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Mobile Computing, India-Style

mobilis.jpgAs we often think of India as a rapidly-developing, high-tech-focused nation, it's sobering to learn that there are only about 13 million personal computers there (in a nation of over a billion people). Projects like the "$100 Computer" seem well-suited for this market, but the spread of information technology in the world's largest democracy may well come from a local source. Encore Software, one of the makers of the Simputer, today announced a new design -- the Mobilis.

The stats on the system (PDF) are impressive, particularly given its Rs.10,000-Rs.20,000 price (about $230-$460). It can be used as a tablet or as a stand-up portable desktop, and weighs about a pound (~500 grams). Encore promises six hours of battery life, which sounds amazing to those of us accustomed to 2.5-3.5 hour laptops, but is mitigated somewhat by the lack of a hard drive; the Mobilis stores all of its data on Smart Cards. The basic version has a wired modem and ethernet, and the more expensive version includes GPS and a GPRS modem. The core OS is Linux, of course, customized for the local market with a variety of language options and a text-to-speech feature.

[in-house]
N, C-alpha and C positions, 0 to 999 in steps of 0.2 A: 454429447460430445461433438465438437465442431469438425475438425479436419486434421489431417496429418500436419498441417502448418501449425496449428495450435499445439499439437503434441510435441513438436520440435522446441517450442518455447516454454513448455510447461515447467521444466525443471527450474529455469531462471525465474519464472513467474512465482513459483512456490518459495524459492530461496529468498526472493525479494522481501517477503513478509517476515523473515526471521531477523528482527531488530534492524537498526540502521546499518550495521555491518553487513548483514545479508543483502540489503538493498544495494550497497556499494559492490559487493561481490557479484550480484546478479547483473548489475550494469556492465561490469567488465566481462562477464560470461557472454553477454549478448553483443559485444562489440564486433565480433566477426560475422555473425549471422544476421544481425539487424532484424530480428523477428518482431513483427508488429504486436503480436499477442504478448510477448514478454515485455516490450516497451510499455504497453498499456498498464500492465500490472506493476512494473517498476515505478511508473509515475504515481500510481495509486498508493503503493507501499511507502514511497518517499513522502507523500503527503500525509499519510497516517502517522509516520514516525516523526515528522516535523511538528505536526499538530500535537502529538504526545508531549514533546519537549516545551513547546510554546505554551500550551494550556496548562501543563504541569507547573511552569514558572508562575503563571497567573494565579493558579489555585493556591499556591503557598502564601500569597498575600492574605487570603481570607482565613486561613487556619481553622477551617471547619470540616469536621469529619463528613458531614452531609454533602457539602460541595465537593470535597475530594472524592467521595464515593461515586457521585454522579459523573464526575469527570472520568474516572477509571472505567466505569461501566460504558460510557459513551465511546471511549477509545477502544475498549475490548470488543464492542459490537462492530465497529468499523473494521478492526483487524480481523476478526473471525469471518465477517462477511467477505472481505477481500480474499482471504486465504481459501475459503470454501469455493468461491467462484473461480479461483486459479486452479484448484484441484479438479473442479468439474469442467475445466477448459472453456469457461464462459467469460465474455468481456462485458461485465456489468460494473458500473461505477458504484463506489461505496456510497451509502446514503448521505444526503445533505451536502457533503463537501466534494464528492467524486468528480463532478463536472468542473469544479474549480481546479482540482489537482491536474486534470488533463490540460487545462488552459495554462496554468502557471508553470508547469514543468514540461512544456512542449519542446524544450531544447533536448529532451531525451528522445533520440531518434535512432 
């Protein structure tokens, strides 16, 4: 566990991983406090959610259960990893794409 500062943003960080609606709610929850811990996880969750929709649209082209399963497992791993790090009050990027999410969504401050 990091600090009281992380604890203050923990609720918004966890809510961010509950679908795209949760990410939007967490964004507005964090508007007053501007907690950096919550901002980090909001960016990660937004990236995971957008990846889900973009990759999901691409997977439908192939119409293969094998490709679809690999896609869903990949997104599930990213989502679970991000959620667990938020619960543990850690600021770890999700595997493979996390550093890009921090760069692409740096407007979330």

The Times of India and The Hindu have some additional details.

Will the Mobilis take off? I'm not sure; I still think that information tools for much of the world will evolve from the mobile phone, and not be limited-utility PCs. But the Mobilis clearly has greater functionality than the similarly-priced Simputer, without significantly added heft (the Simputer is smaller, but still too large to fit easily into a pocket). At the sub-$500 price point, I could see these devices doing relatively well in the West, with a few minor changes. Ultimately, it will come down to whether the devices have a sufficient variety of applications of direct value to the people they're selling to. That sounds obvious, but it's not uncommon to see new tech rolled out without much consideration of whether anyone is actually interested.

If the Mobilis succeeds, it will be worth celebrating. If it fails, it will be a failure worth learning from.


This page contains a single entry from the blog posted on May 11, 2005 2:15 PM.

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